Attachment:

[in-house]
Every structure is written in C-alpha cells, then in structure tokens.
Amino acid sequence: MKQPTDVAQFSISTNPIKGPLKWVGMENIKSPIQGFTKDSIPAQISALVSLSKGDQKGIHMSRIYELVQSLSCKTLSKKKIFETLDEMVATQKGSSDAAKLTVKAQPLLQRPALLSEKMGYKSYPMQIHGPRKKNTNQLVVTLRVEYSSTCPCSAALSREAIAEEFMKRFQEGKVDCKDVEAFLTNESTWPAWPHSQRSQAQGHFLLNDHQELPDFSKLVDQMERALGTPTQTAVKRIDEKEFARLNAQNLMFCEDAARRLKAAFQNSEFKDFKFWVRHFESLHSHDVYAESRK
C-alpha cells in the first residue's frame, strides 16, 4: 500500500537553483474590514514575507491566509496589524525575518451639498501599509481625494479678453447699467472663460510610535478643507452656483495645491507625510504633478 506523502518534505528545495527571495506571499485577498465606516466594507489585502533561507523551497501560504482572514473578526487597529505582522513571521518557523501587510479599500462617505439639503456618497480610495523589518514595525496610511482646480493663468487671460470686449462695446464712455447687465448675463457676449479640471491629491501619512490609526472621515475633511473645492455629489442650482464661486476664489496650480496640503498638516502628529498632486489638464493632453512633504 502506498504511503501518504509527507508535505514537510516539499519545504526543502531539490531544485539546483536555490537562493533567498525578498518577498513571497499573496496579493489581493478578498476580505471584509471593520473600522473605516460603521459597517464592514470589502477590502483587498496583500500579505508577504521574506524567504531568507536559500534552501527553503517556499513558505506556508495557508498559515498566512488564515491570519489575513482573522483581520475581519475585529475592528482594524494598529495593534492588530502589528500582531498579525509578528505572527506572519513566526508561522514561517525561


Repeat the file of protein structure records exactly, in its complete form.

[in-house]
Every structure is written in C-alpha cells, then in structure tokens.
Amino acid sequence: MKQPTDVAQFSISTNPIKGPLKWVGMENIKSPIQGFTKDSIPAQISALVSLSKGDQKGIHMSRIYELVQSLSCKTLSKKKIFETLDEMVATQKGSSDAAKLTVKAQPLLQRPALLSEKMGYKSYPMQIHGPRKKNTNQLVVTLRVEYSSTCPCSAALSREAIAEEFMKRFQEGKVDCKDVEAFLTNESTWPAWPHSQRSQAQGHFLLNDHQELPDFSKLVDQMERALGTPTQTAVKRIDEKEFARLNAQNLMFCEDAARRLKAAFQNSEFKDFKFWVRHFESLHSHDVYAESRK
C-alpha cells in the first residue's frame, strides 16, 4: 500500500537553483474590514514575507491566509496589524525575518451639498501599509481625494479678453447699467472663460510610535478643507452656483495645491507625510504633478 506523502518534505528545495527571495506571499485577498465606516466594507489585502533561507523551497501560504482572514473578526487597529505582522513571521518557523501587510479599500462617505439639503456618497480610495523589518514595525496610511482646480493663468487671460470686449462695446464712455447687465448675463457676449479640471491629491501619512490609526472621515475633511473645492455629489442650482464661486476664489496650480496640503498638516502628529498632486489638464493632453512633504 502506498504511503501518504509527507508535505514537510516539499519545504526543502531539490531544485539546483536555490537562493533567498525578498518577498513571497499573496496579493489581493478578498476580505471584509471593520473600522473605516460603521459597517464592514470589502477590502483587498496583500500579505508577504521574506524567504531568507536559500534552501527553503517556499513558505506556508495557508498559515498566512488564515491570519489575513482573522483581520475581519475585529475592528482594524494598529495593534492588530502589528500582531498579525509578528505572527506572519513566526508561522514561517525561